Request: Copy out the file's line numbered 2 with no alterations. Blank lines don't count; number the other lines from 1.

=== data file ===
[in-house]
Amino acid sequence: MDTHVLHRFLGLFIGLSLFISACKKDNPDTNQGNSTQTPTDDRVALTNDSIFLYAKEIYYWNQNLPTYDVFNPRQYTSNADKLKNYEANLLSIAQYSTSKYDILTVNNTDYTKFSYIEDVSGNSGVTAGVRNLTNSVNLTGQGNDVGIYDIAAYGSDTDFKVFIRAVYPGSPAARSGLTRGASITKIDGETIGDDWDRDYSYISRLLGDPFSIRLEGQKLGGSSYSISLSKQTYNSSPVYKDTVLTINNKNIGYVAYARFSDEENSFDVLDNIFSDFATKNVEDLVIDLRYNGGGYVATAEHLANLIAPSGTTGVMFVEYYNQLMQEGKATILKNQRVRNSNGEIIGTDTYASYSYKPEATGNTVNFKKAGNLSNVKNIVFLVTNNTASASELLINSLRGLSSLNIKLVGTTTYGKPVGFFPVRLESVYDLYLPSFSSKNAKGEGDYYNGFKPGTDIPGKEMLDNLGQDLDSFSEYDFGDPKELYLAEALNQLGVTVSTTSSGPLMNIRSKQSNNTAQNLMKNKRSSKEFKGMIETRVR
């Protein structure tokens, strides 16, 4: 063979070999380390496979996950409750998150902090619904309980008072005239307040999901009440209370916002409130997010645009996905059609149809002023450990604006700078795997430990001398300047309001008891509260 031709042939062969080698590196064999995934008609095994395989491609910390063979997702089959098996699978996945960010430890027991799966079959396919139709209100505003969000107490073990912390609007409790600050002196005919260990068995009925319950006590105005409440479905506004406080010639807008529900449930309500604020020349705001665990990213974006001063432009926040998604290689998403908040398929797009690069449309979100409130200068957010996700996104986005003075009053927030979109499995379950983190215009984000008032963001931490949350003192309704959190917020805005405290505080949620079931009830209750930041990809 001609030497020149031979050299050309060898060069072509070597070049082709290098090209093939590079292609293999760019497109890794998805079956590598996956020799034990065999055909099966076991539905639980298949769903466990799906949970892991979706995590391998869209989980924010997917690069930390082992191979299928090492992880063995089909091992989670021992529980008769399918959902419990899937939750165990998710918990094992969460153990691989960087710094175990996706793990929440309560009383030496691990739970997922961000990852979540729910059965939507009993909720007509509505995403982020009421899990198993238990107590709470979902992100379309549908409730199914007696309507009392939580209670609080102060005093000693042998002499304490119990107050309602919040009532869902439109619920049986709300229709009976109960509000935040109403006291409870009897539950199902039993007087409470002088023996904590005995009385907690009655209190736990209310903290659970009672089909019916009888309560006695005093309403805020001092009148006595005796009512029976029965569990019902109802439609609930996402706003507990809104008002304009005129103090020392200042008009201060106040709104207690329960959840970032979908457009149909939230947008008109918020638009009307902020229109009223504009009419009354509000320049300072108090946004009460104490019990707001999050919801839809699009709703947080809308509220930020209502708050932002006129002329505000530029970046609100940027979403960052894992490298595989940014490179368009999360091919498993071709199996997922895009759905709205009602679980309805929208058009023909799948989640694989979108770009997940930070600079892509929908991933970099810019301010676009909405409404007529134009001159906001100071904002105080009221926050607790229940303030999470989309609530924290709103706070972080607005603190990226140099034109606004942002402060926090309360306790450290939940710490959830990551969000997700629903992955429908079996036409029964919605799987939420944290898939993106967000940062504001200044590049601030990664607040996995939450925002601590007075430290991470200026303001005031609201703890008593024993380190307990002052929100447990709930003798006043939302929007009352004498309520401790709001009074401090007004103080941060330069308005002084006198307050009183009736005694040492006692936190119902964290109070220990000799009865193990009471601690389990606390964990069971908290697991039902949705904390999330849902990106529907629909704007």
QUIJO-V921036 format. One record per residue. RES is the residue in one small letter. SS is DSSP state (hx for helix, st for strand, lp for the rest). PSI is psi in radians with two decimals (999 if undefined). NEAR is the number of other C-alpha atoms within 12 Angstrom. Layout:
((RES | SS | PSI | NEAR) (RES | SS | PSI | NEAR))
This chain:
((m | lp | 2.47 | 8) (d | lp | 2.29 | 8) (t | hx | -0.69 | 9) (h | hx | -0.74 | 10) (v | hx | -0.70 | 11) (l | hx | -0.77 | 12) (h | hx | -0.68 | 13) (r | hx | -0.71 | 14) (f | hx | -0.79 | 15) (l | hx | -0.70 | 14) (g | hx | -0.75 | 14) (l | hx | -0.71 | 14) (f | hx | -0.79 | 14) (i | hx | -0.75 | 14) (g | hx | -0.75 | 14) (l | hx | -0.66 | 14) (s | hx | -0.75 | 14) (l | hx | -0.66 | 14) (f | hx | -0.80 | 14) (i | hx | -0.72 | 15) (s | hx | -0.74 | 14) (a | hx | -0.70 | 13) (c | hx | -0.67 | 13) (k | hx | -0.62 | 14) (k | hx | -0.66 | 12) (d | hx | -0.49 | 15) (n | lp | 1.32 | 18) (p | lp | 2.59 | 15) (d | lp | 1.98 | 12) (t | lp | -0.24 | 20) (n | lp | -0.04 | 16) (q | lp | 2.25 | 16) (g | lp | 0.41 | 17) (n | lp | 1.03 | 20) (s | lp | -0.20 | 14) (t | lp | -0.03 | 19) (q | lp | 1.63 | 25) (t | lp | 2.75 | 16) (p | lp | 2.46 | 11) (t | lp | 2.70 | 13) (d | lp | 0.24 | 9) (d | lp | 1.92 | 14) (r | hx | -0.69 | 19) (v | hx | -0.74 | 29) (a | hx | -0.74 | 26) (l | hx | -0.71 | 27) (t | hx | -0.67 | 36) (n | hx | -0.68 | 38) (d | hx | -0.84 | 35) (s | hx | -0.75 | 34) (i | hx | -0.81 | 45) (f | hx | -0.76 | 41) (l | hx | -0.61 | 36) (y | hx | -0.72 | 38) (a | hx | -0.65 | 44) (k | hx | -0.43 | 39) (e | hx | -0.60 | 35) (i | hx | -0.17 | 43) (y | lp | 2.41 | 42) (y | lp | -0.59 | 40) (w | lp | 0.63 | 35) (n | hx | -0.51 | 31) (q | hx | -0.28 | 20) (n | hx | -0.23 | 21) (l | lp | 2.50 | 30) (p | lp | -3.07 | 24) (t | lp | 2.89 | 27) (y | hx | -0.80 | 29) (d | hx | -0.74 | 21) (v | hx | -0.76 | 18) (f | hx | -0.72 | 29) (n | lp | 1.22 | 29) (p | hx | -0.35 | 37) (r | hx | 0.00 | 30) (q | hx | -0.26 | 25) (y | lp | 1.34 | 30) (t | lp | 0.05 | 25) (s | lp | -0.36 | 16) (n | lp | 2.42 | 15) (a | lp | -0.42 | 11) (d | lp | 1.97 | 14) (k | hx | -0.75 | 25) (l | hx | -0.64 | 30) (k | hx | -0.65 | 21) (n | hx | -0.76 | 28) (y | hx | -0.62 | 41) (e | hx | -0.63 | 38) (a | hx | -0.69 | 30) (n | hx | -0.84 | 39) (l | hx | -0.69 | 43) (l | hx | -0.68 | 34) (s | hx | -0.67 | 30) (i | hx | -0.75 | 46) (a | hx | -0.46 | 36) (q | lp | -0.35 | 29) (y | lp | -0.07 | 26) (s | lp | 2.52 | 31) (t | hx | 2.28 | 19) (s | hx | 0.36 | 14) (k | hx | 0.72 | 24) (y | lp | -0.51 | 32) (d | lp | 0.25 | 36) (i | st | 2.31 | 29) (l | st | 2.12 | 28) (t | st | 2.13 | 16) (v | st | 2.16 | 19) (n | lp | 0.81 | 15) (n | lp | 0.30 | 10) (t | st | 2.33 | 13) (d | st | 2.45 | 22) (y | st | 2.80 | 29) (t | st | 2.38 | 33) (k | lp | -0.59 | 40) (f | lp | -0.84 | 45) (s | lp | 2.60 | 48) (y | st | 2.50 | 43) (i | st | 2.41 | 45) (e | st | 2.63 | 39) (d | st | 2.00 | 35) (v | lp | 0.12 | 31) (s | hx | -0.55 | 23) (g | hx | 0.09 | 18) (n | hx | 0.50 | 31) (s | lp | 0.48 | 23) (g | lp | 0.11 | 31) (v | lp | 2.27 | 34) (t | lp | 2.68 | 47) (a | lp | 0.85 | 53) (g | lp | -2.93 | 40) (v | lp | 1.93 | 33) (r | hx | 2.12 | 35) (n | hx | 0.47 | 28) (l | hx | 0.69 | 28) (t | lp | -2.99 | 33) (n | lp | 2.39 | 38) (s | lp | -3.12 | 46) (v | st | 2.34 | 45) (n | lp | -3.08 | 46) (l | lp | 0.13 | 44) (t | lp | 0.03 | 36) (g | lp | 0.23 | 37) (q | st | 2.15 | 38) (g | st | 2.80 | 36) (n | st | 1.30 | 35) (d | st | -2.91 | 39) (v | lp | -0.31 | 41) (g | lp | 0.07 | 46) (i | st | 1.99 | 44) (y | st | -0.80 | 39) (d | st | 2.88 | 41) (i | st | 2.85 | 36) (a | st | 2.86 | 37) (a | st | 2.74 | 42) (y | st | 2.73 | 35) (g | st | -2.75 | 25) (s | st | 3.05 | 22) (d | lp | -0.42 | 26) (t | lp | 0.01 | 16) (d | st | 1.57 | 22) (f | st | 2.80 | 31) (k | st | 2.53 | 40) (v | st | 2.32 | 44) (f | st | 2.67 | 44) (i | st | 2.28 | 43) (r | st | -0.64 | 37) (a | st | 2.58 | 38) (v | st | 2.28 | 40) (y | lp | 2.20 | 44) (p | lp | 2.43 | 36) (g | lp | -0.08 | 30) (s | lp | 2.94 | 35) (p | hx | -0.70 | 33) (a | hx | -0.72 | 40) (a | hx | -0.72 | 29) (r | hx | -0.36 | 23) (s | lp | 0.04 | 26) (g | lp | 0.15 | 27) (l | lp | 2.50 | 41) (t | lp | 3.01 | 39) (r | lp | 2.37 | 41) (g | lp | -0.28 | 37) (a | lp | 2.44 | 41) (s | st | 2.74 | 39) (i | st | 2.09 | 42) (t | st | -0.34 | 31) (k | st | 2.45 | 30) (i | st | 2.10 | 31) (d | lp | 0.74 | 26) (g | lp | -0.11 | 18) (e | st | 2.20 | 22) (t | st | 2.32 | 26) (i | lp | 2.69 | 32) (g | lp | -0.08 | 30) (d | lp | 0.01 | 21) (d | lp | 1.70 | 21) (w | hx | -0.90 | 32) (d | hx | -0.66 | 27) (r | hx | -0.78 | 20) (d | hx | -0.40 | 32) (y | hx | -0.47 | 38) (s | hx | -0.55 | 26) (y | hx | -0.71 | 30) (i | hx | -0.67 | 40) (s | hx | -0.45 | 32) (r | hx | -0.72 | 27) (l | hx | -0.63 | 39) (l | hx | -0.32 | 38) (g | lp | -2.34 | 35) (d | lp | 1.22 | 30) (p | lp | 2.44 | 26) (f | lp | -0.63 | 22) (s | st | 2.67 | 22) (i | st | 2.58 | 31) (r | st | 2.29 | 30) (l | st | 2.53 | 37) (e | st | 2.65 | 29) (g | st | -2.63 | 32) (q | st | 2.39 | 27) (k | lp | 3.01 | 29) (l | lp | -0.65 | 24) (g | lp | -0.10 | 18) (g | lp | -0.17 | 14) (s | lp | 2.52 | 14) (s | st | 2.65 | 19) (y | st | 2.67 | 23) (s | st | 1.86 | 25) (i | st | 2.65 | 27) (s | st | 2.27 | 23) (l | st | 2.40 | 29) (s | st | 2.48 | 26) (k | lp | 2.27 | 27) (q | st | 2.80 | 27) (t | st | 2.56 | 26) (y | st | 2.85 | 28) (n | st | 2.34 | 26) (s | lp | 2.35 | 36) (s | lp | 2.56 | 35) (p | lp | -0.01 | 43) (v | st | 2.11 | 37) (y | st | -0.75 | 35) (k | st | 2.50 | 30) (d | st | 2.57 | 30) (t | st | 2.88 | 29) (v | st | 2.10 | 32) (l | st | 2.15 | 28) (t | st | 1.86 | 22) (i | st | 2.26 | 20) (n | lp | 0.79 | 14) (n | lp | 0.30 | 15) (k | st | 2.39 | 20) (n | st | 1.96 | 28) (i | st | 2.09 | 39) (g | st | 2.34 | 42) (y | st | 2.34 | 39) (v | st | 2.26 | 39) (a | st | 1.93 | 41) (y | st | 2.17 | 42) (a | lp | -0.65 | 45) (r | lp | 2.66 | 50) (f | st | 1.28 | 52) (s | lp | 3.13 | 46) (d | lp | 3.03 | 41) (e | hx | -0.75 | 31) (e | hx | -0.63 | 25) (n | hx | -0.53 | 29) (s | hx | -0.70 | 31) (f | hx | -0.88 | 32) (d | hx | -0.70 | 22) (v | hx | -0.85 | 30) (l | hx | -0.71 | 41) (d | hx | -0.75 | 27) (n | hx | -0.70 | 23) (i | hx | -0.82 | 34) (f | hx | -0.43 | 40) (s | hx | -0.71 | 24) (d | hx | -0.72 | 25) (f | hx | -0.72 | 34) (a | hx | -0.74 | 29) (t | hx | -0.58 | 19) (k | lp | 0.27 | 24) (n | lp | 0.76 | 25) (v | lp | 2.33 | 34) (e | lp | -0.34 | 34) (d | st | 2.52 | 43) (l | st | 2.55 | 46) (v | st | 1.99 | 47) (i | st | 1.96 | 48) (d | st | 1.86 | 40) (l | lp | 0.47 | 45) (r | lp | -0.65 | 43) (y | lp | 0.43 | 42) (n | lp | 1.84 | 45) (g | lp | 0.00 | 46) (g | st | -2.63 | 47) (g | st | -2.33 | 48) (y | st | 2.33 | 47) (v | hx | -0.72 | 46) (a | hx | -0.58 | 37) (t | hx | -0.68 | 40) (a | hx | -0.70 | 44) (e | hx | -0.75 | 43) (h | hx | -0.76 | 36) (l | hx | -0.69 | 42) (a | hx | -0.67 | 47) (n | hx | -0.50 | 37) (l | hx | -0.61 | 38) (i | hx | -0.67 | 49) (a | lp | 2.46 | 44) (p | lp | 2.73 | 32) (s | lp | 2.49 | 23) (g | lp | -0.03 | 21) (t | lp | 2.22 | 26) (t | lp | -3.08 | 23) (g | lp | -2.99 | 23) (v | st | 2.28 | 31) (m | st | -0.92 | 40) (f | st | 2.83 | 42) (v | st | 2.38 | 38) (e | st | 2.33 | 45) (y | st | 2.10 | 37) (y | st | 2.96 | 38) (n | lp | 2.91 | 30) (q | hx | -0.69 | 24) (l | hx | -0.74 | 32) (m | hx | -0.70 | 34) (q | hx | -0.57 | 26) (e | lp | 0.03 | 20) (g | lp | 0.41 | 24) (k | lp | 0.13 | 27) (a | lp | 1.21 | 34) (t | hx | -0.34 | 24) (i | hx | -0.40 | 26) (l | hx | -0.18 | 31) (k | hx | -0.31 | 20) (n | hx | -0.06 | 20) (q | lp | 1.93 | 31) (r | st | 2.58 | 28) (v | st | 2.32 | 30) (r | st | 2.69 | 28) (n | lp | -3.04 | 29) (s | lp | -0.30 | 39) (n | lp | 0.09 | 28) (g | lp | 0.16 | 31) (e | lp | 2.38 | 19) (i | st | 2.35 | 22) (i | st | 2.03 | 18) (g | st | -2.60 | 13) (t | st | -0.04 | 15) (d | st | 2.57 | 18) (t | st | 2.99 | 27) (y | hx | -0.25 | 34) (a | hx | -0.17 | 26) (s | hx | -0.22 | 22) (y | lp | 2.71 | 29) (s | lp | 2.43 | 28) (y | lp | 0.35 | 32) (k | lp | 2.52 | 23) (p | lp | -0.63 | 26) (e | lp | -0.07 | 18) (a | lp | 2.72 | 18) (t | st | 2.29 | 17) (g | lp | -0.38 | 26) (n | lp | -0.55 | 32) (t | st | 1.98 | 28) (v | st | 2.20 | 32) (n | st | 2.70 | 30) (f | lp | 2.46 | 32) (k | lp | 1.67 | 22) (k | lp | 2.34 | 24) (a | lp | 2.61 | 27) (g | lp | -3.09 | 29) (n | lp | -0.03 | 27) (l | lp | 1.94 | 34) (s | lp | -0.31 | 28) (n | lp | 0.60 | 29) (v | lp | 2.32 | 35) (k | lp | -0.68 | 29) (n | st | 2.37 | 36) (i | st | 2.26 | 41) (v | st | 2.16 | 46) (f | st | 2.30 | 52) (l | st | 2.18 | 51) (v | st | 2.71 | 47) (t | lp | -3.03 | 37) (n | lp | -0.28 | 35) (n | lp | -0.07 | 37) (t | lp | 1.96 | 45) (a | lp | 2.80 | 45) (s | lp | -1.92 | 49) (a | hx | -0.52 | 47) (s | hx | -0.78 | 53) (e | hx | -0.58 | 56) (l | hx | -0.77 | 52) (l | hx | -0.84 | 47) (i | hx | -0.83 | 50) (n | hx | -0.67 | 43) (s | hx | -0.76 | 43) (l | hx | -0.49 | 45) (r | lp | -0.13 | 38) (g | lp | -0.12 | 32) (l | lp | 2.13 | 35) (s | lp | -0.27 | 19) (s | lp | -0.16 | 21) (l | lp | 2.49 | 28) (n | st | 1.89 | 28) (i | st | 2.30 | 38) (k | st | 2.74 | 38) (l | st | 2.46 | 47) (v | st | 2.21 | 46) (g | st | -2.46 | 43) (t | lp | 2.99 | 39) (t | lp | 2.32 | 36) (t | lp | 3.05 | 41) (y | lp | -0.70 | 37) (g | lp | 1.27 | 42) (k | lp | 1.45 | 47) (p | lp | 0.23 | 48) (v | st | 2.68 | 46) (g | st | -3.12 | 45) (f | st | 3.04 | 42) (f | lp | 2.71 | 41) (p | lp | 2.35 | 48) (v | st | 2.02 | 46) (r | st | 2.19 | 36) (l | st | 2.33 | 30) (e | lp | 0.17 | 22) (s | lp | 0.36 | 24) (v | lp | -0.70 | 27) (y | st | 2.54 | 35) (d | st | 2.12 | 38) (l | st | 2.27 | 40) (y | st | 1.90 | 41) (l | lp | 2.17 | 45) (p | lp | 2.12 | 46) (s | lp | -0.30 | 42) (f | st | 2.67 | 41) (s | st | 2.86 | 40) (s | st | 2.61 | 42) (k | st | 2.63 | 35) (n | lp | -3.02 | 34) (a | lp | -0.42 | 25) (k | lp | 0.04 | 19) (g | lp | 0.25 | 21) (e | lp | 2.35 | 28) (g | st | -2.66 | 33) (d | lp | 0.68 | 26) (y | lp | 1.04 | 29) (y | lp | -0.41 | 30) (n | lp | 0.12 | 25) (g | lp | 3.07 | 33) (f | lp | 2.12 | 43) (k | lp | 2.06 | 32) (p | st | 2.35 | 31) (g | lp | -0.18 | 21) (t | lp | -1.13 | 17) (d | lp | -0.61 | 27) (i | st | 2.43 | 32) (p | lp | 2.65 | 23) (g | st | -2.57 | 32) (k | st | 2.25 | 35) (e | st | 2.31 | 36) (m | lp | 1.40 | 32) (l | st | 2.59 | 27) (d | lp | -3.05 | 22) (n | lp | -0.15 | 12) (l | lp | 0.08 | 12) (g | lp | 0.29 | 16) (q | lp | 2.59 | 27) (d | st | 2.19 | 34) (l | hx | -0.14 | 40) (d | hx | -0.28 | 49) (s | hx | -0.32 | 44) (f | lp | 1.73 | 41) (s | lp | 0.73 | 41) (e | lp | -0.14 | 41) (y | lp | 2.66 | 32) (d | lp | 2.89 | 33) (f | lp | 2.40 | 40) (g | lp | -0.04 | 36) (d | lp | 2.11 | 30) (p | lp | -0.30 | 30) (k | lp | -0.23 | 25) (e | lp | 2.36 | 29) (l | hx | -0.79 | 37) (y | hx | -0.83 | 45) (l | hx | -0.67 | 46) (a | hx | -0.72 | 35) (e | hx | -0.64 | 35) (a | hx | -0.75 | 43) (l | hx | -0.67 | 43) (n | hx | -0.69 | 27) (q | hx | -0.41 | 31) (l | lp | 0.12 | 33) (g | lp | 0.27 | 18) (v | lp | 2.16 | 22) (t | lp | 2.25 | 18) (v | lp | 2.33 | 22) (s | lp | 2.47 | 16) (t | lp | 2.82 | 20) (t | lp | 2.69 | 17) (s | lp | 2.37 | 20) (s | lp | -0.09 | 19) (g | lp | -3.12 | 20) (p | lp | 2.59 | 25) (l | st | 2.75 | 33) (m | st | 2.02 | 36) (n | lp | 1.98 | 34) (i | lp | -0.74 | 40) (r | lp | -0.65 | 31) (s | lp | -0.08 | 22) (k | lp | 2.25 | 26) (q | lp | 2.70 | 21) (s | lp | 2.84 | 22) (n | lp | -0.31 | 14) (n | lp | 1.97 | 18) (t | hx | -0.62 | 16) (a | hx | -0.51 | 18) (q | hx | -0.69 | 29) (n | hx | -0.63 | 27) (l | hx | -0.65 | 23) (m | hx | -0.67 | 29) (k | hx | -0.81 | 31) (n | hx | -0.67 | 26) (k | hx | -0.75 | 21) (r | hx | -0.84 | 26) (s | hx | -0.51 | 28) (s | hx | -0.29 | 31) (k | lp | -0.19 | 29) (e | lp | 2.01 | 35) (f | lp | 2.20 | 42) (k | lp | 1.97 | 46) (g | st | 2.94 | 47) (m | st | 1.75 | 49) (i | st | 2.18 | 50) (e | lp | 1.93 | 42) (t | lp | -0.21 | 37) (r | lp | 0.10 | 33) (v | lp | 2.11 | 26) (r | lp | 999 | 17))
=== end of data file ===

Amino acid sequence: MDTHVLHRFLGLFIGLSLFISACKKDNPDTNQGNSTQTPTDDRVALTNDSIFLYAKEIYYWNQNLPTYDVFNPRQYTSNADKLKNYEANLLSIAQYSTSKYDILTVNNTDYTKFSYIEDVSGNSGVTAGVRNLTNSVNLTGQGNDVGIYDIAAYGSDTDFKVFIRAVYPGSPAARSGLTRGASITKIDGETIGDDWDRDYSYISRLLGDPFSIRLEGQKLGGSSYSISLSKQTYNSSPVYKDTVLTINNKNIGYVAYARFSDEENSFDVLDNIFSDFATKNVEDLVIDLRYNGGGYVATAEHLANLIAPSGTTGVMFVEYYNQLMQEGKATILKNQRVRNSNGEIIGTDTYASYSYKPEATGNTVNFKKAGNLSNVKNIVFLVTNNTASASELLINSLRGLSSLNIKLVGTTTYGKPVGFFPVRLESVYDLYLPSFSSKNAKGEGDYYNGFKPGTDIPGKEMLDNLGQDLDSFSEYDFGDPKELYLAEALNQLGVTVSTTSSGPLMNIRSKQSNNTAQNLMKNKRSSKEFKGMIETRVR